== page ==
Patients

Patient meeting with doctor via telemedicine

I was vacationing in a tiny, remote mountain town on the east coast last summer when I became ill. It was a Sunday evening and the local urgent care center didn’t open until the next morning. I didn’t want to wait 15 hours for urgent care, and I didn’t want to be driven to the regional ER, where I might have to wait a long time to be seen—and might be exposed to something contagious while in the waiting room.

Luckily, I had recently heard about one of the companies that provides urgent care visits via telemedicine. So I took out my iPad, loaded the app, and called in.

Phyllis Webster, Telemedicine Case Coordinator for ATP

Graduate school or full-time job?

That was the question Phyllis Webster was pondering after getting her bachelor’s degree in cultural and biological anthropology from the University of Arizona. In late 1996, she opted for full-time job, as a research specialist with the newly formed Arizona Telemedicine Program (ATP).

Patients in waiting room

Greg Hales used to really dislike going to the doctor.

“I didn’t dislike the doctor,” he says. “I just really disliked having to listen to whatever terrible news or reality show was blaring from the TV in the waiting room. It was so unpleasant. Then one day I thought, ‘Why don’t I just do something about this?’ That was when I set about creating a series of waiting room video loops, which play in North Country waiting rooms across the system."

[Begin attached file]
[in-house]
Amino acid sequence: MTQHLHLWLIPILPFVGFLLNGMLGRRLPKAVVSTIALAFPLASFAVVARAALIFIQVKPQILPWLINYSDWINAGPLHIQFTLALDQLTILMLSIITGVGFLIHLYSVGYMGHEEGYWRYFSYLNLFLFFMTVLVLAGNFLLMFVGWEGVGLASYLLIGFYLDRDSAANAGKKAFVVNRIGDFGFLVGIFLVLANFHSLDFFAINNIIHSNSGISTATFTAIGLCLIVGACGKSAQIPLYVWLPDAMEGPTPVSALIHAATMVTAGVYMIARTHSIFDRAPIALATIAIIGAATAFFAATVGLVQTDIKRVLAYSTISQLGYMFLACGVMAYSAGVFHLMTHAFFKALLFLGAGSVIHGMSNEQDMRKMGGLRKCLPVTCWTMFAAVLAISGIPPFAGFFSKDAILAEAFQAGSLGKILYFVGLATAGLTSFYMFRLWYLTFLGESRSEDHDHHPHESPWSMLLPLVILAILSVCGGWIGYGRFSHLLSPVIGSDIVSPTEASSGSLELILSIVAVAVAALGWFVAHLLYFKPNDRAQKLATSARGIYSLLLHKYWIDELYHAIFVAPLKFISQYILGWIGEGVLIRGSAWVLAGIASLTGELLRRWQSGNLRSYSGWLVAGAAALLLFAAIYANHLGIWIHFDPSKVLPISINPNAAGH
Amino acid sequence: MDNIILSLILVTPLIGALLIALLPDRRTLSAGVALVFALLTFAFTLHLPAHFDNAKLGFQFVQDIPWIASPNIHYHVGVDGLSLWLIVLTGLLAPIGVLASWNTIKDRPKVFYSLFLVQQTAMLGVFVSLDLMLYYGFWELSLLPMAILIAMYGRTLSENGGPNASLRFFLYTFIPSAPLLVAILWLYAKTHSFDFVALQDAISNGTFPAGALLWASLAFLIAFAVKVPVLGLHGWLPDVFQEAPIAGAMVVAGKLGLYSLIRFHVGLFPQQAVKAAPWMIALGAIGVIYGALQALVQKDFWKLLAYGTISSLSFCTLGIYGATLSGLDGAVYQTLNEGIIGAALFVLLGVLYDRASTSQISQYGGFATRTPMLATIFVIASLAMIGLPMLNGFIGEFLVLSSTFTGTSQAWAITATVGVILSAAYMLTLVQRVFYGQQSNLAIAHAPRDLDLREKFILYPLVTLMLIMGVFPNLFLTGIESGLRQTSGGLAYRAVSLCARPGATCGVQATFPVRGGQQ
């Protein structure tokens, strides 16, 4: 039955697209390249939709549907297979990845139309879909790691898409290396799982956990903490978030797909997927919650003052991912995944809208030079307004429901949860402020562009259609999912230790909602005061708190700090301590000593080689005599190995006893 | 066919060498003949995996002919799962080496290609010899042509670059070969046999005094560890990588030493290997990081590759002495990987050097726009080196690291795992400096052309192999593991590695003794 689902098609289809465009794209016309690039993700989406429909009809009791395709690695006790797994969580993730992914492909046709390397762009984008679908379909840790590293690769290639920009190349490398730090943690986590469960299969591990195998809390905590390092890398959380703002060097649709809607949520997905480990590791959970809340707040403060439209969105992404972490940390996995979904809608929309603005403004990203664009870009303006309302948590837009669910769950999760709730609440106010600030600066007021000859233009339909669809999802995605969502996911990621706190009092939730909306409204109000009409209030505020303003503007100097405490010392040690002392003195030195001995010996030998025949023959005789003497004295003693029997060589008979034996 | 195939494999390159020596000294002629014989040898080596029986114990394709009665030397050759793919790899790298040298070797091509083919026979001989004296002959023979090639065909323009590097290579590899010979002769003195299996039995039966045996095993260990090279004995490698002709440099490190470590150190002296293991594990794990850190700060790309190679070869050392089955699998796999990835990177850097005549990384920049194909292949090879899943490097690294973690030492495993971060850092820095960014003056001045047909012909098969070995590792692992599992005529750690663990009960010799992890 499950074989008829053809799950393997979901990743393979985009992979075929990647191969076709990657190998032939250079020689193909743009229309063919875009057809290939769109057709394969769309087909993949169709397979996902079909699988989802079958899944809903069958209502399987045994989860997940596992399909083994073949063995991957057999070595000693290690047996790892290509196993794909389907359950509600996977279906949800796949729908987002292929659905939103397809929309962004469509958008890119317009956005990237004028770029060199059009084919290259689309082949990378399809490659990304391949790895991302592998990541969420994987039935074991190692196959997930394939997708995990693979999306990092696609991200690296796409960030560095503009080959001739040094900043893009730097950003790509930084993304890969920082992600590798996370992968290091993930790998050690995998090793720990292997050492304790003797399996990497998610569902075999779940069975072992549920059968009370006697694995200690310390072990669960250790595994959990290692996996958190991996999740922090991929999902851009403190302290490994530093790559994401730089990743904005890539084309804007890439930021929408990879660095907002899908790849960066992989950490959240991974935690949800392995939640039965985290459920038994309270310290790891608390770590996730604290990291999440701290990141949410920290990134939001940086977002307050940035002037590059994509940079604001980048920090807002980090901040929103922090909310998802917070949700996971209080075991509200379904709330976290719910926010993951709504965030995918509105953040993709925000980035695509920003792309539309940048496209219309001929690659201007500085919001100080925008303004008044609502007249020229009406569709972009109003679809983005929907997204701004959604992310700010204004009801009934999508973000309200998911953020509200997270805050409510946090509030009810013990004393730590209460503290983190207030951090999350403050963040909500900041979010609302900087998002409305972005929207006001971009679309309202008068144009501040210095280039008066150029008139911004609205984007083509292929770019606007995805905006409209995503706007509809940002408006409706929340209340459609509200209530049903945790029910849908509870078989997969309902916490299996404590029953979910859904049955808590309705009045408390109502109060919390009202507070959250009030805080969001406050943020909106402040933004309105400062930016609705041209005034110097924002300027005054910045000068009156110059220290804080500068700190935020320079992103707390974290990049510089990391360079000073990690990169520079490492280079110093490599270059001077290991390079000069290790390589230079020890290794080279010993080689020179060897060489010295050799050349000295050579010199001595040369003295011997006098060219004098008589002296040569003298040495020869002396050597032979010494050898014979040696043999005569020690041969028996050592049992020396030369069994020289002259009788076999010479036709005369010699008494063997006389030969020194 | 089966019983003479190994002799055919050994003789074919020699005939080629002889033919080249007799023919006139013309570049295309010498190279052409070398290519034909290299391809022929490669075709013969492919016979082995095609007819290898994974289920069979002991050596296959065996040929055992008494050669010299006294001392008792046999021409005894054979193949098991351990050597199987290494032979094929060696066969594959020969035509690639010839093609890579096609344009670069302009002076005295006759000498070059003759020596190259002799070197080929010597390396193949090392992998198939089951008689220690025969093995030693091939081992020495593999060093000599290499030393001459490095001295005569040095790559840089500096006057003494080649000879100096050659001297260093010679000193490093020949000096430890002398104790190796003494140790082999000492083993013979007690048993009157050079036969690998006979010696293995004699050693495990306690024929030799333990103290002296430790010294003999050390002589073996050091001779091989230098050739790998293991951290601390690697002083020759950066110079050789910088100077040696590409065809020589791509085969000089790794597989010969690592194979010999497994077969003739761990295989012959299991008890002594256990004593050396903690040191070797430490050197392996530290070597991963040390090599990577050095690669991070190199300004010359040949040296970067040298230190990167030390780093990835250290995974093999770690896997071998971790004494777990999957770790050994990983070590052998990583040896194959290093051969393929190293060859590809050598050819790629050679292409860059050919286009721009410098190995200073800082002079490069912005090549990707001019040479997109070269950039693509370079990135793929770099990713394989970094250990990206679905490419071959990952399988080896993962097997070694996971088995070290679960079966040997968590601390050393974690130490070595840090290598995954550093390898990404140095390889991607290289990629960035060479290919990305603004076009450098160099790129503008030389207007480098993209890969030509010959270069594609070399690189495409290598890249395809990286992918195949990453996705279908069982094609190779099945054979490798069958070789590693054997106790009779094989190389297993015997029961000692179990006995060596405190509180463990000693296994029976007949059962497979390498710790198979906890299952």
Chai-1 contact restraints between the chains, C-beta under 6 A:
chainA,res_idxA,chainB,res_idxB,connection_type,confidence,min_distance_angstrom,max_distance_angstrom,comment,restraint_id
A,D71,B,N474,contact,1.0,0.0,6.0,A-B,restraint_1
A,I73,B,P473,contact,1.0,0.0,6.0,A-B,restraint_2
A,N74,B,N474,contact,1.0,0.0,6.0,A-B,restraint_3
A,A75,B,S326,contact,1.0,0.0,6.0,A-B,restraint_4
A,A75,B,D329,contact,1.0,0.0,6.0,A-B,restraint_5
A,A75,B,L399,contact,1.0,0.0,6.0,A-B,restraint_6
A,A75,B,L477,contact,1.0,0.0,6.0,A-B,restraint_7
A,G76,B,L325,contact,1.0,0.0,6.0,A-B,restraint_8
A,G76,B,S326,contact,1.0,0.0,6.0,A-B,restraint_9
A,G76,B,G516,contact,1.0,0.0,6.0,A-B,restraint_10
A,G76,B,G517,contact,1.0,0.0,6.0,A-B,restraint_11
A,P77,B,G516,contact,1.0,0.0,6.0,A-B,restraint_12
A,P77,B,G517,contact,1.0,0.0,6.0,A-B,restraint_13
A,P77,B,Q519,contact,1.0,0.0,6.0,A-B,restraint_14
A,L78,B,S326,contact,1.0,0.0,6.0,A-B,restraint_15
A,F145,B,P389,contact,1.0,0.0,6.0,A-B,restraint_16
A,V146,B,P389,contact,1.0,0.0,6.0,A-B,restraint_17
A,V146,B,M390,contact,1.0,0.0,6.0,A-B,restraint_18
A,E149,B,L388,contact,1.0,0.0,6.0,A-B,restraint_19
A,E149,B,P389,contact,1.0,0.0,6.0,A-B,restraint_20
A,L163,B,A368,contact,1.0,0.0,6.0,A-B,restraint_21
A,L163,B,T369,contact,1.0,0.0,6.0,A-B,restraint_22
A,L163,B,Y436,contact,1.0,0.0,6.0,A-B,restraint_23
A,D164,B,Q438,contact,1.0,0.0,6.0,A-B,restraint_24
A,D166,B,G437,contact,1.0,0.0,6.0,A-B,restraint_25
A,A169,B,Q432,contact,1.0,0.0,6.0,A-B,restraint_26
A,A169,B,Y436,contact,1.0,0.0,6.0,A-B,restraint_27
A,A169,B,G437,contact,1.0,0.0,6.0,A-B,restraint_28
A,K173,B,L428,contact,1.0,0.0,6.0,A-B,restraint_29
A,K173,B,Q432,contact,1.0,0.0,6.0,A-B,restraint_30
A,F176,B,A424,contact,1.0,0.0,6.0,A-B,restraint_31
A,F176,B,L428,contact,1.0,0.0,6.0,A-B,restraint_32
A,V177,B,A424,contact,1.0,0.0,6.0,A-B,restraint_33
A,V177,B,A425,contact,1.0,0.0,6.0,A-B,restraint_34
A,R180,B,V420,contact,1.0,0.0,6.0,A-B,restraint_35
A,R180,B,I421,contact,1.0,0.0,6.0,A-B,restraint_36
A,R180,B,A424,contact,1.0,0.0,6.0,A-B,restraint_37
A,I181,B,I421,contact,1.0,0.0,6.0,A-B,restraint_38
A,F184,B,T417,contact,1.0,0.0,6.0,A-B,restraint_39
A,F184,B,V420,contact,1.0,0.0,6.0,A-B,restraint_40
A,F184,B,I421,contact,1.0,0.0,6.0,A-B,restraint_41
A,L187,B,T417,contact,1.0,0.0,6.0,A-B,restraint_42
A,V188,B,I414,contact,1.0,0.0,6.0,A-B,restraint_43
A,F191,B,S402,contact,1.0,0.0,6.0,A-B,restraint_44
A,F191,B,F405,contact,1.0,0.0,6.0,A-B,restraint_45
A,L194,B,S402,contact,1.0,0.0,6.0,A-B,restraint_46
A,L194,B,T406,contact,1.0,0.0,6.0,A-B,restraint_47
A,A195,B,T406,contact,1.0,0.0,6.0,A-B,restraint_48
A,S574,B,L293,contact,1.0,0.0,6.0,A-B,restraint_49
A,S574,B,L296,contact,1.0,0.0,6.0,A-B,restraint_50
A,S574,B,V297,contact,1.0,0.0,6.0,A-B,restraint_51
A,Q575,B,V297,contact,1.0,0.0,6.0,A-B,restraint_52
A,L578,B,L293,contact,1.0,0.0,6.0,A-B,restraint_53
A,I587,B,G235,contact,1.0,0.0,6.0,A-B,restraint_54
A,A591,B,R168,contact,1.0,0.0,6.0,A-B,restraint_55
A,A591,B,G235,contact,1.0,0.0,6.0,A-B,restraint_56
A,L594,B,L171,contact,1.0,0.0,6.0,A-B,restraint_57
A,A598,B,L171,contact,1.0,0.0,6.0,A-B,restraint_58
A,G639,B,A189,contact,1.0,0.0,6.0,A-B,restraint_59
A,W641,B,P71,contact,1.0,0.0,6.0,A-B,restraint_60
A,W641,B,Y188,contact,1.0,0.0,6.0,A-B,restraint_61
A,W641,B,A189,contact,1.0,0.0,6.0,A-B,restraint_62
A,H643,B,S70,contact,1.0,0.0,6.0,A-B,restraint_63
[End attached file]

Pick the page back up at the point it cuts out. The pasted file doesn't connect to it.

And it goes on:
Mariposa Community Health Center telemedicine

Mariposa Community Health Center got its start in 1980 as a small clinic in Nogales, Arizona. It has grown over the years to be the largest provider of medical, dental and community-based health promotion and disease prevention services on the Arizona-Mexico border. 

And in 1996, the clinic expanded its reach by becoming the first clinical site to link to the Arizona Telemedicine Program.

The decision was not a no-brainer. For many Nogales families, going to see a doctor in Tucson, 60 miles away, was a fun family outing, with lunch and shopping on the side. But for many others, the transportation logistics were next to impossible. For them, telemedicine would be a godsend.

But there were concerns about how well it would work.

telestroke computer

Jack Porter isn’t one to admit he had a stroke three years ago.

“I didn’t have a stroke,” he will tell you. “I had a stroke of luck.”

Porter, who has lived in Bisbee since he was two weeks old, was unable to talk or move his left leg or left arm when he arrived at Copper Queen Community Hospital’s emergency room. Daniel Roe, MD, chief medical officer and director of emergency services and telemedicine at Copper Queen, ordered a CT scan that showed a clot forming on the right side of Porter’s brain.

But there was no neurologist at the hospital to advise what to do next. And that’s what led to Porter’s “stroke of luck.”

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